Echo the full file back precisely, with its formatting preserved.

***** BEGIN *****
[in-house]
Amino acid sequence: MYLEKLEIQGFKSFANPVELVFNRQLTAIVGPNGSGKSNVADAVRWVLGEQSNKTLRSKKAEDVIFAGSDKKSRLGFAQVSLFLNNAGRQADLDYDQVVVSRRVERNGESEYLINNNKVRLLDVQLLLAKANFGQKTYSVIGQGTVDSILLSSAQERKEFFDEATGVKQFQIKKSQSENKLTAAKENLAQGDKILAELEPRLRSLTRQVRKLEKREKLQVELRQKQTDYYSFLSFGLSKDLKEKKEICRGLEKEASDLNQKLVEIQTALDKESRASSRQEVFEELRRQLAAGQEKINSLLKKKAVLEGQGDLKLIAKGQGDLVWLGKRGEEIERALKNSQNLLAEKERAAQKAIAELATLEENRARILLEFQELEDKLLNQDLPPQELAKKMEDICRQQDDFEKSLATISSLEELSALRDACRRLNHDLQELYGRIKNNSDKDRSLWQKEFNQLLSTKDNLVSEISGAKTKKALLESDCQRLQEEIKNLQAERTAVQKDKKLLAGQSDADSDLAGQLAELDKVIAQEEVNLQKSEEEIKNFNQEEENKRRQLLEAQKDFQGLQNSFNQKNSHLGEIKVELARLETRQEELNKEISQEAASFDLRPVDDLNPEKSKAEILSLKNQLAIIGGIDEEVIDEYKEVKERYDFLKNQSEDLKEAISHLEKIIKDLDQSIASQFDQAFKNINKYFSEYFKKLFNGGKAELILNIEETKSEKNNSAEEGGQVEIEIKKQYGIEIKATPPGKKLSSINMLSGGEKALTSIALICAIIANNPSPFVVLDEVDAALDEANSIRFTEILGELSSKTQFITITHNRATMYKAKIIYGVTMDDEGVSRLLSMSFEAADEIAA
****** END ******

[in-house]
Amino acid sequence: MYLEKLEIQGFKSFANPVELVFNRQLTAIVGPNGSGKSNVADAVRWVLGEQSNKTLRSKKAEDVIFAGSDKKSRLGFAQVSLFLNNAGRQADLDYDQVVVSRRVERNGESEYLINNNKVRLLDVQLLLAKANFGQKTYSVIGQGTVDSILLSSAQERKEFFDEATGVKQFQIKKSQSENKLTAAKENLAQGDKILAELEPRLRSLTRQVRKLEKREKLQVELRQKQTDYYSFLSFGLSKDLKEKKEICRGLEKEASDLNQKLVEIQTALDKESRASSRQEVFEELRRQLAAGQEKINSLLKKKAVLEGQGDLKLIAKGQGDLVWLGKRGEEIERALKNSQNLLAEKERAAQKAIAELATLEENRARILLEFQELEDKLLNQDLPPQELAKKMEDICRQQDDFEKSLATISSLEELSALRDACRRLNHDLQELYGRIKNNSDKDRSLWQKEFNQLLSTKDNLVSEISGAKTKKALLESDCQRLQEEIKNLQAERTAVQKDKKLLAGQSDADSDLAGQLAELDKVIAQEEVNLQKSEEEIKNFNQEEENKRRQLLEAQKDFQGLQNSFNQKNSHLGEIKVELARLETRQEELNKEISQEAASFDLRPVDDLNPEKSKAEILSLKNQLAIIGGIDEEVIDEYKEVKERYDFLKNQSEDLKEAISHLEKIIKDLDQSIASQFDQAFKNINKYFSEYFKKLFNGGKAELILNIEETKSEKNNSAEEGGQVEIEIKKQYGIEIKATPPGKKLSSINMLSGGEKALTSIALICAIIANNPSPFVVLDEVDAALDEANSIRFTEILGELSSKTQFITITHNRATMYKAKIIYGVTMDDEGVSRLLSMSFEAADEIAA